LS nod to Consumer Protection Bill

The Lok Sabha on Thursday passed a bill that seeks stringent action to check adulteration and protect consumers in the highly competitive e-commerce and direct selling areas.

The Consumer Protection Bill, 2018, that seeks to replace the 31-year-old Consumer Protection Act, also has provisions for strict punishment, including fine up to Rs 50 lakh and jail up to five years for manufacturers and service providers for false and misleading ads. Against adulteration, the bill has provisions for fine up to Rs 10 lakh and life term imprisonment.

The bill also seeks to establish a Central Consumer Protection Authority, with powers to initiate class action, including enforcing recall, refund and return of products.

The bill will now go to Rajya Sabha for consideration and passage after which it will become a law.

“Several issues of e-commerce, misleading advertisement and consumer protection authority have been addressed in the bill. The bill has been drafted keeping in mind the needs of the future,” Consumer Affairs Minister Ramvilas Paswan said.

Objectives

The objective of the bill is to “provide for protection of  consumers' interest and for the said purpose to establish authorities for timely and effective administration and settlement of consumer disputes...”

“This fills an institutional void in the regulatory regime extant. Currently, the task of prevention of or acting against unfair trade practices is not vested in any authority,” Paswan said.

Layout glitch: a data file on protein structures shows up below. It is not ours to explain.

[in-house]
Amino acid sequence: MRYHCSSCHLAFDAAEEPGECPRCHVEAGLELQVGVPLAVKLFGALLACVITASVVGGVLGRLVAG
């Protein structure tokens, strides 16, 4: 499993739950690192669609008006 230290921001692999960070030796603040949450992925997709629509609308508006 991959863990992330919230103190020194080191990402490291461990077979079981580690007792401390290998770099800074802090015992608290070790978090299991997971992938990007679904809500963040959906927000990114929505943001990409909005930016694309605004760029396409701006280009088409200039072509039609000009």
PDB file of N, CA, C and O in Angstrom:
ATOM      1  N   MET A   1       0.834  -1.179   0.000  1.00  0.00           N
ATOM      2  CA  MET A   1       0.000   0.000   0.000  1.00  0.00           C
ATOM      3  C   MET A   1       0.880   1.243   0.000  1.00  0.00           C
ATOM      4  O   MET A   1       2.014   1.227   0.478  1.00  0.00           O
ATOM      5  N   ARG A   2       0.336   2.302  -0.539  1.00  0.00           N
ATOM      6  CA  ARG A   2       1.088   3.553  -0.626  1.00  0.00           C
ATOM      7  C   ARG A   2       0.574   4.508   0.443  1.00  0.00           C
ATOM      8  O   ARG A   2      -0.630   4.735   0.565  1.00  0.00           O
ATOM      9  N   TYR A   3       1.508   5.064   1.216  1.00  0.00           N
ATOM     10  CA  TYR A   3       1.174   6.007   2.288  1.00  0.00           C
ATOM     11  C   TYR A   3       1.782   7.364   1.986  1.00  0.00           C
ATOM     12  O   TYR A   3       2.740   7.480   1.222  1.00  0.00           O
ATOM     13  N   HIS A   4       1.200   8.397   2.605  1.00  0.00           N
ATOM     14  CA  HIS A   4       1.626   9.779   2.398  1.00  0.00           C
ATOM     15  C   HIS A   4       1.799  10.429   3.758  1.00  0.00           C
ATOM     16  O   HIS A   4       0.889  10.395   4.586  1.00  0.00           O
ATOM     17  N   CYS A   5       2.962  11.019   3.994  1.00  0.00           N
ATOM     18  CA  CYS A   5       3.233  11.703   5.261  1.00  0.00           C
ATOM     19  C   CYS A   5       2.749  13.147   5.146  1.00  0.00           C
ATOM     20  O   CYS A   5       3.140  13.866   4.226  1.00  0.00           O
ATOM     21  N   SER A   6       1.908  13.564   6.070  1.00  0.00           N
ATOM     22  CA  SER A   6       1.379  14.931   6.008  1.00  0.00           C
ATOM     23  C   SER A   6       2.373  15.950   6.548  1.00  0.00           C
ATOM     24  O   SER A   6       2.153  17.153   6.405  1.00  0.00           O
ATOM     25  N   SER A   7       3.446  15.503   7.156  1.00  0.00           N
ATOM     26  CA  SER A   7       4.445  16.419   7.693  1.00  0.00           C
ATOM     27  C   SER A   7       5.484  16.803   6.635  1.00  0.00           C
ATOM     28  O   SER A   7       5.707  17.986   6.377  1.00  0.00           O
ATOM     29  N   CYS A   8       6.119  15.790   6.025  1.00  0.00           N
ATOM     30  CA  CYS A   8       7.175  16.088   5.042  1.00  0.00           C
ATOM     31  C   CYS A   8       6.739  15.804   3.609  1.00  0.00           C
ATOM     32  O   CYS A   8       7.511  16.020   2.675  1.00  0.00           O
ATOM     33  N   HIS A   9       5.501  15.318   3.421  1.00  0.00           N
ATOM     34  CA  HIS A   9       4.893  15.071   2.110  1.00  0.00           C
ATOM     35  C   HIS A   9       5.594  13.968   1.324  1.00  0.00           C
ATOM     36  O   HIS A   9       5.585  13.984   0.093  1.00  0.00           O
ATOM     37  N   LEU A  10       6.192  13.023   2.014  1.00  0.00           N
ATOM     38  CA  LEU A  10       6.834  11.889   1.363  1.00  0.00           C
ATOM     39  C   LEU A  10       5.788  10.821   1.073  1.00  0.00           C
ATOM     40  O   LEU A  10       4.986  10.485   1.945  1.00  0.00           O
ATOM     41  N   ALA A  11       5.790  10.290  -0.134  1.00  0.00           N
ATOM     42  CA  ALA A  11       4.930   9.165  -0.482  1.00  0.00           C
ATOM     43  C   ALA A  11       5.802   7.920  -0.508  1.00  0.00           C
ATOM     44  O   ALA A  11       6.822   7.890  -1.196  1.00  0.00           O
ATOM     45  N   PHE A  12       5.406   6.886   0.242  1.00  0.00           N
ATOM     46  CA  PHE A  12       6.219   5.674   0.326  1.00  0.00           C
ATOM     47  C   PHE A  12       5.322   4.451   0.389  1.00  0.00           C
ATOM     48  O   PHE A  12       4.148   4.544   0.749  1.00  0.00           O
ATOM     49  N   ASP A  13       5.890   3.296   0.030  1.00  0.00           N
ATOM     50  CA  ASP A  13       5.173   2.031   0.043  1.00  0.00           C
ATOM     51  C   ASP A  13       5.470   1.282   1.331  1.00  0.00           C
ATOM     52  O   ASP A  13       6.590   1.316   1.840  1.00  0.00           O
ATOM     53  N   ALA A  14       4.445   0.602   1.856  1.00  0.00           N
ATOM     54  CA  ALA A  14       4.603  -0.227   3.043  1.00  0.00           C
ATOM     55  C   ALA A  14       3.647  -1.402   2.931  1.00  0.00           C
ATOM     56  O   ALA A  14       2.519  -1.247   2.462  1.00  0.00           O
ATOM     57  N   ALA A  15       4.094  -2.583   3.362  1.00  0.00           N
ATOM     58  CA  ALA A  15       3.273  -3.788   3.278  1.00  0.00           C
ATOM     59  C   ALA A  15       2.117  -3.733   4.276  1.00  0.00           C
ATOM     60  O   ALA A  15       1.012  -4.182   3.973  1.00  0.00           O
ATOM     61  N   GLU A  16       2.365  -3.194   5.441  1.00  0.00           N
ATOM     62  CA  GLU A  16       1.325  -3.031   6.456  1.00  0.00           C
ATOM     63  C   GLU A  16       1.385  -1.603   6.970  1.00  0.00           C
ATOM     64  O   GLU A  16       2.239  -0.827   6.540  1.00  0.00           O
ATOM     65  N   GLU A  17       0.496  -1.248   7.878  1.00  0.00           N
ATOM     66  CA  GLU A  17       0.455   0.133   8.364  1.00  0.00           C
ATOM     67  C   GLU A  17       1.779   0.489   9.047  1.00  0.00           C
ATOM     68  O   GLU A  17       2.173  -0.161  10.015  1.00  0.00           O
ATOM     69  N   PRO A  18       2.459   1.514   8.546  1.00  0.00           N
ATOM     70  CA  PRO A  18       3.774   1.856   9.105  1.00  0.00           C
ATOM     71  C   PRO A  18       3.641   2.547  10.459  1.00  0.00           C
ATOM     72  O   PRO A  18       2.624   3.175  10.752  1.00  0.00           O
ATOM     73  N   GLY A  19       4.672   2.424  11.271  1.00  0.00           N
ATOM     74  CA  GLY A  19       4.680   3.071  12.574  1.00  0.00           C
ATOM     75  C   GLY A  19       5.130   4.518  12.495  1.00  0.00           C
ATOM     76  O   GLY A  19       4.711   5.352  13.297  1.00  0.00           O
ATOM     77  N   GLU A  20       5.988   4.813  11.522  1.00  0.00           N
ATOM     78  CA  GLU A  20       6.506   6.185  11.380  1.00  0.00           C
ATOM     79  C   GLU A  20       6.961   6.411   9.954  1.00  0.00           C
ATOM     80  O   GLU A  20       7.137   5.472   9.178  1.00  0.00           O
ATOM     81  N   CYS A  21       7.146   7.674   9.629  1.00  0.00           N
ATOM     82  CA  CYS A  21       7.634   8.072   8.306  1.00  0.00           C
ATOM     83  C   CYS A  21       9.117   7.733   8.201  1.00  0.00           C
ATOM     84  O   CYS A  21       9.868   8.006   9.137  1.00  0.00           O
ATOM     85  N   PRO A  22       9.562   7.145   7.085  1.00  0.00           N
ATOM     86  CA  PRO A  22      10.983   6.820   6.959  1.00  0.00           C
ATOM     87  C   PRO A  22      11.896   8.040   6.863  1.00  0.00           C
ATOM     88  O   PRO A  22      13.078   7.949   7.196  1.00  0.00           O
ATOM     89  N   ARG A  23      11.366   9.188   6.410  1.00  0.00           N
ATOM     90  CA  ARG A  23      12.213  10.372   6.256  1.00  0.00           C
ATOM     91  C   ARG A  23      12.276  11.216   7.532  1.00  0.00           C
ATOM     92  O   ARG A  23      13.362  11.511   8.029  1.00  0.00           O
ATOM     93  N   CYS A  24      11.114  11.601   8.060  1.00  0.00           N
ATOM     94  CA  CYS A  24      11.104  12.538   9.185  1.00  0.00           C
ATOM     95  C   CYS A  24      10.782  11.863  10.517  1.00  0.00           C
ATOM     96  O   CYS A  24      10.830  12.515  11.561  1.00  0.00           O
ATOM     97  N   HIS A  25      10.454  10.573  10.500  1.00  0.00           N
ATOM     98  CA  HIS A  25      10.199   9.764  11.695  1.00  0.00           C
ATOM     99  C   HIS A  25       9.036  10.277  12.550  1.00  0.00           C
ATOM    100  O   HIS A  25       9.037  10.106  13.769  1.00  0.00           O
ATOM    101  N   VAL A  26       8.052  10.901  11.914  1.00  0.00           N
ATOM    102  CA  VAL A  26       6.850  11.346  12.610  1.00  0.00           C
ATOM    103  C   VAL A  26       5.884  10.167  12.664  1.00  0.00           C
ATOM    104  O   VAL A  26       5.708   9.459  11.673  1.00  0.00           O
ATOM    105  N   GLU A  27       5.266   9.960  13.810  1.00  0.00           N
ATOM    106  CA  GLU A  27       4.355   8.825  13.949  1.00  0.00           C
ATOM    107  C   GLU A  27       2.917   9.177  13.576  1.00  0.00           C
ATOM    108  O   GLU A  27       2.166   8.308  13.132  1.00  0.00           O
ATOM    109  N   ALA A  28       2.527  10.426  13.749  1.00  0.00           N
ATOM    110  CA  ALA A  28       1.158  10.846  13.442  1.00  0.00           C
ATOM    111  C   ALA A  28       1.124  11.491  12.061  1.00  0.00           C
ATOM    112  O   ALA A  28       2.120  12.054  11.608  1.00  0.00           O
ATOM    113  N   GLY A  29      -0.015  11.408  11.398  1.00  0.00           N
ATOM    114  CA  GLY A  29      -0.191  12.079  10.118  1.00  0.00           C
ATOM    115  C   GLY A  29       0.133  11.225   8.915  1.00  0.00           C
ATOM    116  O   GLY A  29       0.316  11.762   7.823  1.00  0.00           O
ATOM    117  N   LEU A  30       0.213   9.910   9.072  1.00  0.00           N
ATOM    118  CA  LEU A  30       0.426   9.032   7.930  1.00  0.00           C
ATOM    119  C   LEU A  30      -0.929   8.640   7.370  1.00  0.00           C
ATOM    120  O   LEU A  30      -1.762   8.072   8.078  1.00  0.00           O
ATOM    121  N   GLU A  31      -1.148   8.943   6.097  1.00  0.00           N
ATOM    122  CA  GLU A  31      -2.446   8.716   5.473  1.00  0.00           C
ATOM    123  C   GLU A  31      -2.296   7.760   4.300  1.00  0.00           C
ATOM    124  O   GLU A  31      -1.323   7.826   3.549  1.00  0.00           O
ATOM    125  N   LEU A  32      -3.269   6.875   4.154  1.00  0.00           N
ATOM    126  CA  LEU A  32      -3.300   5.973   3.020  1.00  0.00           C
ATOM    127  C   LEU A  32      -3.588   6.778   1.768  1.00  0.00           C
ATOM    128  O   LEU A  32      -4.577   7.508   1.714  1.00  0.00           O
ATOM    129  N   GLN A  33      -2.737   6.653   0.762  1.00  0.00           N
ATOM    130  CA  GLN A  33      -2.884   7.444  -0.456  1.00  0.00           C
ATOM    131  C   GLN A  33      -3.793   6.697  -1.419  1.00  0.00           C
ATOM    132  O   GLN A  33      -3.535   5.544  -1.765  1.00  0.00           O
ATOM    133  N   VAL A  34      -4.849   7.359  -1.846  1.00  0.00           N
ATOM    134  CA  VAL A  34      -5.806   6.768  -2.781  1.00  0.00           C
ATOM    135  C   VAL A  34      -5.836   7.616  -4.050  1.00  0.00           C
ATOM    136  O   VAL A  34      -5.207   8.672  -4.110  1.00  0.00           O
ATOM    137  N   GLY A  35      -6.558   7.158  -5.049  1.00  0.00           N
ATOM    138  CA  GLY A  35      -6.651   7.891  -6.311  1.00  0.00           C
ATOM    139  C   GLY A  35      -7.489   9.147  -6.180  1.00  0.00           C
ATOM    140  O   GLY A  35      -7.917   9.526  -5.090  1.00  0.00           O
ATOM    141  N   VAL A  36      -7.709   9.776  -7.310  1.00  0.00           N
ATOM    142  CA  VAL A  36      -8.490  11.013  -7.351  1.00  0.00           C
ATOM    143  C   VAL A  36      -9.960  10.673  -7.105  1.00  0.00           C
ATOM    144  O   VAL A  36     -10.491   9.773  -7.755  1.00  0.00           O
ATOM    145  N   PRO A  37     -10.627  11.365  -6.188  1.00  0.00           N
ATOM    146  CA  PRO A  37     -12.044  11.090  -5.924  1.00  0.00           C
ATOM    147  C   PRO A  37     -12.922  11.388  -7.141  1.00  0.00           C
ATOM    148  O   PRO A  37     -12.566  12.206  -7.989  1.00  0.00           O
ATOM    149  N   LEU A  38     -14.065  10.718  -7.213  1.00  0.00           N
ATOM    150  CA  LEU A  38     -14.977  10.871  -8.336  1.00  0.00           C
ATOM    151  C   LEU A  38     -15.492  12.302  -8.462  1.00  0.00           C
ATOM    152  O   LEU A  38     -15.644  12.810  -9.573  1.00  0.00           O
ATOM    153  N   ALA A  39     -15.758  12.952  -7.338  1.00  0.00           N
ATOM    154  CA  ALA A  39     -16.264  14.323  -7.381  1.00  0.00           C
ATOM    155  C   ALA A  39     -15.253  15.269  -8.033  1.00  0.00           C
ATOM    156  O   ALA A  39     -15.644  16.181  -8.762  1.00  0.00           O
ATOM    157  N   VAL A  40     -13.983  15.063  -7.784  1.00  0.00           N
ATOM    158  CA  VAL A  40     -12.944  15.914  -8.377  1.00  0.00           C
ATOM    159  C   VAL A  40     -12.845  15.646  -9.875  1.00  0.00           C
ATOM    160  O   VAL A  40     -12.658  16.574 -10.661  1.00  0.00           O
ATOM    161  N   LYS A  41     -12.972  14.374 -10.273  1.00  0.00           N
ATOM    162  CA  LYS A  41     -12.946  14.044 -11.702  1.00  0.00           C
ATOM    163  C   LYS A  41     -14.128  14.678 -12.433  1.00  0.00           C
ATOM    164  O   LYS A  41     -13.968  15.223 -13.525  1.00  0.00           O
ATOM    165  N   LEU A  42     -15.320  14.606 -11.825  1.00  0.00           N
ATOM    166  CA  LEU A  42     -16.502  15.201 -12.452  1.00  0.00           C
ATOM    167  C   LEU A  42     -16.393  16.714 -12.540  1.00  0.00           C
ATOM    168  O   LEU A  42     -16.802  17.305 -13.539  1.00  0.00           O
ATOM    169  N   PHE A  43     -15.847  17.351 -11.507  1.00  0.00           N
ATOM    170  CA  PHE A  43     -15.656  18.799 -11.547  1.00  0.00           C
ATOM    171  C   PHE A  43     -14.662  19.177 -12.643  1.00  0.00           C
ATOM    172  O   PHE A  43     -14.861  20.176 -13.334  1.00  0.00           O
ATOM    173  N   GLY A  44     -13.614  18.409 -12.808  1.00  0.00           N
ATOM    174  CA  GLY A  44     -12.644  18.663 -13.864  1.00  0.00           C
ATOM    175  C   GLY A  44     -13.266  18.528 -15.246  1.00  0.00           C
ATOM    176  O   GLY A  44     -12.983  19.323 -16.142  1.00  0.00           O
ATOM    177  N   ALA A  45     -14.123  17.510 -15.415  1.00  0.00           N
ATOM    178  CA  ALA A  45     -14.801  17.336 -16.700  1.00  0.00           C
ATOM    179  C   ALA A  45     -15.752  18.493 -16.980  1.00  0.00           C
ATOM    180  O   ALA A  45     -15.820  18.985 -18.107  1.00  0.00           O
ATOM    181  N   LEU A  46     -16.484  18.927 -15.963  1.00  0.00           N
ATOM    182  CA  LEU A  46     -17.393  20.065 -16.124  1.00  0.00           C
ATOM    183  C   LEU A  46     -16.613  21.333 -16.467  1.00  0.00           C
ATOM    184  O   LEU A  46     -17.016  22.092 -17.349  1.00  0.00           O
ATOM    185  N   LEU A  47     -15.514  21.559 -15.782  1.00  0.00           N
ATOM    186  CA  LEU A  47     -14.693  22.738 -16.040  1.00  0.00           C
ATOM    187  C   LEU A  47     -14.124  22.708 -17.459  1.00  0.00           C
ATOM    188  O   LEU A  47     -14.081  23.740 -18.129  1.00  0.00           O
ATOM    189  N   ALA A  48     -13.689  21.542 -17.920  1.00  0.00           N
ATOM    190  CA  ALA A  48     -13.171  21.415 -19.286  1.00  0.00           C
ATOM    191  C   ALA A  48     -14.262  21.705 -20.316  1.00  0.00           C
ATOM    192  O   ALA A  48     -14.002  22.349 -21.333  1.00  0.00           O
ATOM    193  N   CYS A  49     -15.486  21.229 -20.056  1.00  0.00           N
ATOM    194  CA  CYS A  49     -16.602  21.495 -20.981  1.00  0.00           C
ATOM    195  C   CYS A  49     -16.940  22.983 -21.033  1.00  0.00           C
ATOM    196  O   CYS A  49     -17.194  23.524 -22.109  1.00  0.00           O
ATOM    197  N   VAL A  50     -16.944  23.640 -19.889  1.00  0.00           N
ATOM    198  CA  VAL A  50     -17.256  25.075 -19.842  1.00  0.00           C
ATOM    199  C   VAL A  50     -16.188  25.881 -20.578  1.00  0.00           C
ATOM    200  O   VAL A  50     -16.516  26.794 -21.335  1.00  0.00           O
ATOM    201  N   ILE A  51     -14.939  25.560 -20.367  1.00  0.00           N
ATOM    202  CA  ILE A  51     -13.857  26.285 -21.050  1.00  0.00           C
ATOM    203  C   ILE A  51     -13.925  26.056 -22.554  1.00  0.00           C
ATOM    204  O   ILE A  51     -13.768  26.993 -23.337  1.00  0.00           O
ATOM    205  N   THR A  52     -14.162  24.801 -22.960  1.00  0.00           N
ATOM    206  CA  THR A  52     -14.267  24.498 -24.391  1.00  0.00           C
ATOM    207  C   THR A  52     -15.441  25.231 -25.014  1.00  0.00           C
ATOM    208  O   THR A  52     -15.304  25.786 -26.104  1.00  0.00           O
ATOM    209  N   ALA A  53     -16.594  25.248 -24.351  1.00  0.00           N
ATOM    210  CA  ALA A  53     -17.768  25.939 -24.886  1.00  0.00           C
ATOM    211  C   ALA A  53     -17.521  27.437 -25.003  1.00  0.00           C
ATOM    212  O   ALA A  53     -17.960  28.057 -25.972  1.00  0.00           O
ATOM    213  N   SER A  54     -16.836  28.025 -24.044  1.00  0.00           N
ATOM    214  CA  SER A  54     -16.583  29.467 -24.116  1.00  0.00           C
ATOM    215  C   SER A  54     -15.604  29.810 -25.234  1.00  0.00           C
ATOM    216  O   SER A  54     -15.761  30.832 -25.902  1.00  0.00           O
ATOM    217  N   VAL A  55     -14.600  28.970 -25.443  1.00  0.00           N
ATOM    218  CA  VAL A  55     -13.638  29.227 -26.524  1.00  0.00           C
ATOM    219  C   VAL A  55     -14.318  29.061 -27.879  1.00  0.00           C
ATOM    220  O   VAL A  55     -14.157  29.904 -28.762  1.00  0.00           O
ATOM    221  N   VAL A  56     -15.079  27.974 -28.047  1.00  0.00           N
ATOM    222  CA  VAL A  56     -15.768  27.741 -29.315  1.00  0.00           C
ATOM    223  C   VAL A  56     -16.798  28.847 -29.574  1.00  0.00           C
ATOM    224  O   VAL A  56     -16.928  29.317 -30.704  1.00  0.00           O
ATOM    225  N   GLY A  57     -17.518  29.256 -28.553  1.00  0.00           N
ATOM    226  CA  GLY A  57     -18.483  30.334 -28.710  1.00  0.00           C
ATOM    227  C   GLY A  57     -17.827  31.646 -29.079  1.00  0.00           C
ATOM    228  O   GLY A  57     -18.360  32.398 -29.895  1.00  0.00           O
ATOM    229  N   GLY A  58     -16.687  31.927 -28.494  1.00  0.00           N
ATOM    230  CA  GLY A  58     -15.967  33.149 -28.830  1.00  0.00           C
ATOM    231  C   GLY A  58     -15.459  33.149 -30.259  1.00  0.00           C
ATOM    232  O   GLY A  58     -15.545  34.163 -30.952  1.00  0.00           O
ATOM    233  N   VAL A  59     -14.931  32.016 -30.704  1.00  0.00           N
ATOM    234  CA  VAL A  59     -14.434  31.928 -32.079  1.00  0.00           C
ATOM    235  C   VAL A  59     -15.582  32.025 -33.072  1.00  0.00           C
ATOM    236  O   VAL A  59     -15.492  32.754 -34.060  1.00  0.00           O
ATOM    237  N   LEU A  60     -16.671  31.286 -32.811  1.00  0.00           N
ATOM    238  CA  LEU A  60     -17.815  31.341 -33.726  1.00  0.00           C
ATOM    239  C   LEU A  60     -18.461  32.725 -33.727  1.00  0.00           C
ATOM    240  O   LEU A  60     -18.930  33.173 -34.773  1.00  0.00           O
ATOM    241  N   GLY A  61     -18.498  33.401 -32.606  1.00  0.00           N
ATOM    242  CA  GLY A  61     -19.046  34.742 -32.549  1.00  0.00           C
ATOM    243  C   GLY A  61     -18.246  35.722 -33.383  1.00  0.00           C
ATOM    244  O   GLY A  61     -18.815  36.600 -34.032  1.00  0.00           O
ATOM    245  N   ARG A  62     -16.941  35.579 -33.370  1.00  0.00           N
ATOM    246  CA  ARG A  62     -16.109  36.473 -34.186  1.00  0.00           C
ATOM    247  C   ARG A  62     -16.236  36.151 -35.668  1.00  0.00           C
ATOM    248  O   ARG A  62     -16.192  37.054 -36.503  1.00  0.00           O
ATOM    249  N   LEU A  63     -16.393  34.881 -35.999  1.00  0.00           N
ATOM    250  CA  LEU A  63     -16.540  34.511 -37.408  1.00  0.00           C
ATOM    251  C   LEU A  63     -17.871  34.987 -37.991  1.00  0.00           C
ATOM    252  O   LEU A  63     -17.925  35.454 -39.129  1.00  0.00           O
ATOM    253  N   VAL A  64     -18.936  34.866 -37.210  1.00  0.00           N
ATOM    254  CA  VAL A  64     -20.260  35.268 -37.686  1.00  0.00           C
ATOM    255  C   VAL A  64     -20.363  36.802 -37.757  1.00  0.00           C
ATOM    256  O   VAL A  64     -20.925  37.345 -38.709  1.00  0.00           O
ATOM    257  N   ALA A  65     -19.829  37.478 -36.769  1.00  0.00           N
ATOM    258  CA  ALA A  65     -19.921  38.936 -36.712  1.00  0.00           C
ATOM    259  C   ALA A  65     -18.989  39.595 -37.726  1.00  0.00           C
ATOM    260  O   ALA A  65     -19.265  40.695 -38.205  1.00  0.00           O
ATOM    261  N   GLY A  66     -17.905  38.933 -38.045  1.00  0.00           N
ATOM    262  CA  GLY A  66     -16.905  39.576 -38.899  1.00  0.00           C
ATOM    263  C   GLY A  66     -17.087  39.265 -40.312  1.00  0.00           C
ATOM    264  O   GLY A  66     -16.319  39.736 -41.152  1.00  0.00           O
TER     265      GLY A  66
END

Paswan noted that the emergence of global supply chain, rise in global trade and rapid development of e-commerce have led to a new delivery system for goods and services and also provided new options and opportunities for consumers.

“Equally, this has rendered the consumer vulnerable to new forms of unfair trade and unethical business practices. Misleading ads, tele-marketing, multi-level marketing, direct selling and e-commerce pose new challenges to consumer protection and will require appropriate and swift executive intervention to prevent consumer detriment,” he said.

Power to bureaucracy

The bill has several provisions aimed at simplifying the consumer dispute adjudication process of the consumer dispute redressal agencies, besides enabling consumers to file complaints electronically.

Participating in the discussion on the bill, Tathagata Satpathy (BJD) said the legislation gave excess power to the bureaucracy and should have sunset provisions under which the bill can come to Parliament for amendments.

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LS nod to Consumer Protection Bill

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